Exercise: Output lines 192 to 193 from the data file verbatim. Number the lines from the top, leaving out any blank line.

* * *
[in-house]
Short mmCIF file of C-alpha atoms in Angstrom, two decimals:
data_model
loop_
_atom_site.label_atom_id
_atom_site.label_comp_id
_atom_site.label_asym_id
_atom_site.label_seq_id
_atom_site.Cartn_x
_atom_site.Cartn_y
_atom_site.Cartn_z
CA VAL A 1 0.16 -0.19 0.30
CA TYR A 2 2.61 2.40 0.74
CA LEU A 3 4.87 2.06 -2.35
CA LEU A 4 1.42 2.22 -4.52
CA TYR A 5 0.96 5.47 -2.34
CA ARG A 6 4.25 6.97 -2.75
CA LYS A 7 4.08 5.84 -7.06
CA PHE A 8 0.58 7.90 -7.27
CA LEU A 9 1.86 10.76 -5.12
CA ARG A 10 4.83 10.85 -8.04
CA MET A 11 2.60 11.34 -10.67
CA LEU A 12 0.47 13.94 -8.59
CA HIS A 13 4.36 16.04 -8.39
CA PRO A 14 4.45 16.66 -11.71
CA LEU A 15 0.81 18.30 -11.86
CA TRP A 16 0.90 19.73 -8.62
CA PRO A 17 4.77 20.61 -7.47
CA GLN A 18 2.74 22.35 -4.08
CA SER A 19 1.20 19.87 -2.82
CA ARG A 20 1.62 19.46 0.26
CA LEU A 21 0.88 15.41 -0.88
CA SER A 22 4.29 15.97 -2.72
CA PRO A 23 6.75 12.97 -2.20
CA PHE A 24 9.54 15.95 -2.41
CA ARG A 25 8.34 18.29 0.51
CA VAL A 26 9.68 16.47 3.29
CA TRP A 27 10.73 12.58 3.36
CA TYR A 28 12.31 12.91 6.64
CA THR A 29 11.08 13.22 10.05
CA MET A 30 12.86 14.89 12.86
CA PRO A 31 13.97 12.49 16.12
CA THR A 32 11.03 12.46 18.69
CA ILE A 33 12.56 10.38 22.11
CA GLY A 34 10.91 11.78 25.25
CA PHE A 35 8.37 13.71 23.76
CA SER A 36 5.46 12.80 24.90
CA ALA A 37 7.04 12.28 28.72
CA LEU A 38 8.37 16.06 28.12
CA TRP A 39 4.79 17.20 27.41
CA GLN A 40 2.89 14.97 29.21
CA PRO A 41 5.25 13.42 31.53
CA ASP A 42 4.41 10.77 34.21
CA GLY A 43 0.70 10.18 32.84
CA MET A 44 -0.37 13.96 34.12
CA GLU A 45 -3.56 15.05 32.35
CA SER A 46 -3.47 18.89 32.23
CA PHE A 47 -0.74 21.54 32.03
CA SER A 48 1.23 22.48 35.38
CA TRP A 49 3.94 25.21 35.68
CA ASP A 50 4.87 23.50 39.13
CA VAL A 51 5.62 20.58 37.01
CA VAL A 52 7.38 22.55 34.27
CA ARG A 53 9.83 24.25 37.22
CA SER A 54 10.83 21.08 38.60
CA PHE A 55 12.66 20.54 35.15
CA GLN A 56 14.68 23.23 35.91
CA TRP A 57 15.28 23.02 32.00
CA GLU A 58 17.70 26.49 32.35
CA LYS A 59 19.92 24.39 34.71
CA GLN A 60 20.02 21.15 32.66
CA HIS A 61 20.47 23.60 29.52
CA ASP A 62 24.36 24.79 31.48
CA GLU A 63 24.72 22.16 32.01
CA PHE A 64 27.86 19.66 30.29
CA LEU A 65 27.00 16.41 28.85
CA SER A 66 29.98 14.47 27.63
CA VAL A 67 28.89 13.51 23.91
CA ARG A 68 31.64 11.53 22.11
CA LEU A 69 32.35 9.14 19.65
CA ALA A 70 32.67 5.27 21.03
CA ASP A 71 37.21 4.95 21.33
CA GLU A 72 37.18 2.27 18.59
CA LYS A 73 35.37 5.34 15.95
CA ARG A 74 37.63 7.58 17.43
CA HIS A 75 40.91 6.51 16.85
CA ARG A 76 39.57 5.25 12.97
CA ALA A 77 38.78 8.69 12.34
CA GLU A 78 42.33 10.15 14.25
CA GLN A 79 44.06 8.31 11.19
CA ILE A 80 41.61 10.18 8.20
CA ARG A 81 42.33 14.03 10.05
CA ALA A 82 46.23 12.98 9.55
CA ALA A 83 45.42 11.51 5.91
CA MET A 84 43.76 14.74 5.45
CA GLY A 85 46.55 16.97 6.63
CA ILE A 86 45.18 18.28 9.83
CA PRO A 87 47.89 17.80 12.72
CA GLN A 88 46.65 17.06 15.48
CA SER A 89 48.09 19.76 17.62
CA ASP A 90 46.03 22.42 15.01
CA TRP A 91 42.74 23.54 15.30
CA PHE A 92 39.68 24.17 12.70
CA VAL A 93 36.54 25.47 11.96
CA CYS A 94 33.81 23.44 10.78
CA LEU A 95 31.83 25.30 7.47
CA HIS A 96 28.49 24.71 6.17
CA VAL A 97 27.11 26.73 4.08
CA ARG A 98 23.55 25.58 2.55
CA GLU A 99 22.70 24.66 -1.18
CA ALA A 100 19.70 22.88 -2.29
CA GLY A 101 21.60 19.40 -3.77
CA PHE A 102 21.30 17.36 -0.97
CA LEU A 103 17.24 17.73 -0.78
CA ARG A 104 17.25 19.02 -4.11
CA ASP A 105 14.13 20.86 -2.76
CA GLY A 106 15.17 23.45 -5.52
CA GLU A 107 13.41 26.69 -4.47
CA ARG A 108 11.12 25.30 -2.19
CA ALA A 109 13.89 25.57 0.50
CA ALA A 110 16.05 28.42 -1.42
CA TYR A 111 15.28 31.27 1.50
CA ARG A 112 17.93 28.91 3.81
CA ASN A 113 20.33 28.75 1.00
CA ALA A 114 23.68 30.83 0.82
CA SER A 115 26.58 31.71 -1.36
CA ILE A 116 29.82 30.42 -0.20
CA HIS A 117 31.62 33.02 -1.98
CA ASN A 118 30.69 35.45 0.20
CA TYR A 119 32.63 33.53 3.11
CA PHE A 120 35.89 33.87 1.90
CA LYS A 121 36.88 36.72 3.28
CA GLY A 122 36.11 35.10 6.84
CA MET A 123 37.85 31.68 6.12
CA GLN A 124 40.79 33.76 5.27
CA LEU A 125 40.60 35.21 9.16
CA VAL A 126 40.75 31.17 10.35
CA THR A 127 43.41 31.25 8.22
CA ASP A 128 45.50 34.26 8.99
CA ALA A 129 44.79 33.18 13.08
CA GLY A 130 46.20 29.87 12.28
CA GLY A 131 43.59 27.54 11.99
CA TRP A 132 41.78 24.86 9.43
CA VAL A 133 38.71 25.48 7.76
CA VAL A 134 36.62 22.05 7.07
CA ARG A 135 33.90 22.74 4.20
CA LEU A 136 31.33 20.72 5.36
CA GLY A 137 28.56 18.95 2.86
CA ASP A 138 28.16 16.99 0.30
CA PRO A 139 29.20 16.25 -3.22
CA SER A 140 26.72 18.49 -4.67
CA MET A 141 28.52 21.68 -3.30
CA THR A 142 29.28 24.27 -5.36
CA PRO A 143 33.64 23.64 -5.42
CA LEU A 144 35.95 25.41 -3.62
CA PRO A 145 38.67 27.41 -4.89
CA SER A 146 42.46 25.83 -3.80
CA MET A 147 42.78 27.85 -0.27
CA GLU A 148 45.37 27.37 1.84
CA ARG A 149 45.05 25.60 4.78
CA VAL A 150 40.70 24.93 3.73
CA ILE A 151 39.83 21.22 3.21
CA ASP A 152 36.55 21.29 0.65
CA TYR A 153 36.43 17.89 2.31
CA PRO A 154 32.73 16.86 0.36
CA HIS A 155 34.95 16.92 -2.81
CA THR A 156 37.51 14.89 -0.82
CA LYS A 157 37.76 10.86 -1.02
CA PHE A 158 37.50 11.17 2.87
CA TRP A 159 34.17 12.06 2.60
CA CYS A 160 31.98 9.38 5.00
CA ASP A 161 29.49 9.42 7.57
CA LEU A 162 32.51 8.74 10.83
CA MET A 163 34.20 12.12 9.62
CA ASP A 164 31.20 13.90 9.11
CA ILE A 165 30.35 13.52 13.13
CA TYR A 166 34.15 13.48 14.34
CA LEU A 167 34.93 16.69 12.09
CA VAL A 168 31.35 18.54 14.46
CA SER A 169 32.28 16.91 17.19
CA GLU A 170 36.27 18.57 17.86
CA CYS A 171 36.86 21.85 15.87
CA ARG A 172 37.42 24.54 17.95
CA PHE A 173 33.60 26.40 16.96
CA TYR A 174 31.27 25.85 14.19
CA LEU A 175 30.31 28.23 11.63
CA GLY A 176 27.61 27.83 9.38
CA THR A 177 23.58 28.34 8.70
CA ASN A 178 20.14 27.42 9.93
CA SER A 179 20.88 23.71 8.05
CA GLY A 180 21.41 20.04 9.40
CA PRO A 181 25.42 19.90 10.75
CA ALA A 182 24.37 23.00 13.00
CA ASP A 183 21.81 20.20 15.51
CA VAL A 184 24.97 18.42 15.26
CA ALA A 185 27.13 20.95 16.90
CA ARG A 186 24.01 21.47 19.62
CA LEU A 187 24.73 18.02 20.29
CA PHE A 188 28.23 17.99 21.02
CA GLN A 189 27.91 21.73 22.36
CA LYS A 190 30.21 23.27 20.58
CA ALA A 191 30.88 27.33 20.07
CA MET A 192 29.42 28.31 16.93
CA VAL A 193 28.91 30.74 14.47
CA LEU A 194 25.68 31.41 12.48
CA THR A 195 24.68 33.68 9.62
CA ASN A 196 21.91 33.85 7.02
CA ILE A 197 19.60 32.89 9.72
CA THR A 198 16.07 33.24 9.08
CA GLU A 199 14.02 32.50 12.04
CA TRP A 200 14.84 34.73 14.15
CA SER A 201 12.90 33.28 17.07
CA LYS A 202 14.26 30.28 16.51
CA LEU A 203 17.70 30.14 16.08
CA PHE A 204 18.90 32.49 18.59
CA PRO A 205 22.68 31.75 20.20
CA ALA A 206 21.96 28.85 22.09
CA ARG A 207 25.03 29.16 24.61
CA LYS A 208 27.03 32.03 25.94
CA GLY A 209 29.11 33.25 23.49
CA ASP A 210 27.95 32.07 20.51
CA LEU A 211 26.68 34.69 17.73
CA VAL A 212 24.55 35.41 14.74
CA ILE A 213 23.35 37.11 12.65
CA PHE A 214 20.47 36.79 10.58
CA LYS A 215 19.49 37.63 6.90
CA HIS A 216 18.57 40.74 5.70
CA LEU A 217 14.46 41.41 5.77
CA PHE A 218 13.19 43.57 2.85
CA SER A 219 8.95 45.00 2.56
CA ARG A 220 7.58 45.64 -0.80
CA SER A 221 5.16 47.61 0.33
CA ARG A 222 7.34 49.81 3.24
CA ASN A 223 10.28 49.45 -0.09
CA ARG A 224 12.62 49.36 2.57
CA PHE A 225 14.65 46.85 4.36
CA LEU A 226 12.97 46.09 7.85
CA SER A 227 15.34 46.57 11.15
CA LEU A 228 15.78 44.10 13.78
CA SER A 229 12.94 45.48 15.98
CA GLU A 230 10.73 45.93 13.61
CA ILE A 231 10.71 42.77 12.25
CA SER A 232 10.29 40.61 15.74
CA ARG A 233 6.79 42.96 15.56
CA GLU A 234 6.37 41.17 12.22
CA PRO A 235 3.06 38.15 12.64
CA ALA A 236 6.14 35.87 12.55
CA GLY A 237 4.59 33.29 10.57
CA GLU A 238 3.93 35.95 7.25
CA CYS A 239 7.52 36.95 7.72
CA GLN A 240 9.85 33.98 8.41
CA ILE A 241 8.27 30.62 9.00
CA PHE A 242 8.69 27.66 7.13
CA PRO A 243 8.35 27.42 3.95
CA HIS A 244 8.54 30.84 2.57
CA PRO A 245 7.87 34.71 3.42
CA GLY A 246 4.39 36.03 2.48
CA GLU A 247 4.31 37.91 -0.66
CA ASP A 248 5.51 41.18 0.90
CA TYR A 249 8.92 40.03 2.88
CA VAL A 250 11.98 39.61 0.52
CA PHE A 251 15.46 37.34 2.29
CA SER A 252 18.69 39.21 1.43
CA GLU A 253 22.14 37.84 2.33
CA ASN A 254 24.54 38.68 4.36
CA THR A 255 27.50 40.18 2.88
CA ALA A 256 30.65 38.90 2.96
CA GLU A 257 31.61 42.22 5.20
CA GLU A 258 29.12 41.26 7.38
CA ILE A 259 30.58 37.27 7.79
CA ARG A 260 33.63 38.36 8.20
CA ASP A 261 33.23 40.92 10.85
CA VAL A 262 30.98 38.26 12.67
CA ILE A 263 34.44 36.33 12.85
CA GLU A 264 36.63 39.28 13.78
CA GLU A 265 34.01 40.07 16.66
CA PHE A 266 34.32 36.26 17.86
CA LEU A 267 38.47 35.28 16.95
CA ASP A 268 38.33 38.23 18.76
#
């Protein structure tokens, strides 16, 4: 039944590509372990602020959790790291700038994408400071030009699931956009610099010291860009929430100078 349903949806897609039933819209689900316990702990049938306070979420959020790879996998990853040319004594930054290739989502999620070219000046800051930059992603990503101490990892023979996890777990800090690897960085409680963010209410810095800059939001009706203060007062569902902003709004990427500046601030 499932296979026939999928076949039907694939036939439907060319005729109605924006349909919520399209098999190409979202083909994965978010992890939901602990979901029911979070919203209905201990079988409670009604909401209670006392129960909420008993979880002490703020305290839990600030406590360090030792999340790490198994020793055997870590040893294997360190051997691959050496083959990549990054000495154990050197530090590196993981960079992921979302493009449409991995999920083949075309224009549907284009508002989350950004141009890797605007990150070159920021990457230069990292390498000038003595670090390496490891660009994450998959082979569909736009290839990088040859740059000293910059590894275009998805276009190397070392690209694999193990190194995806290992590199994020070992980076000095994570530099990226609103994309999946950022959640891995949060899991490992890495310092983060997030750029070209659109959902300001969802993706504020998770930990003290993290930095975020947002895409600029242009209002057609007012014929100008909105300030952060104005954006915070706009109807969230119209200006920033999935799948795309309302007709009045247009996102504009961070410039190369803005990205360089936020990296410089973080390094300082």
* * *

CA PRO A 181 25.42 19.90 10.75
CA ALA A 182 24.37 23.00 13.00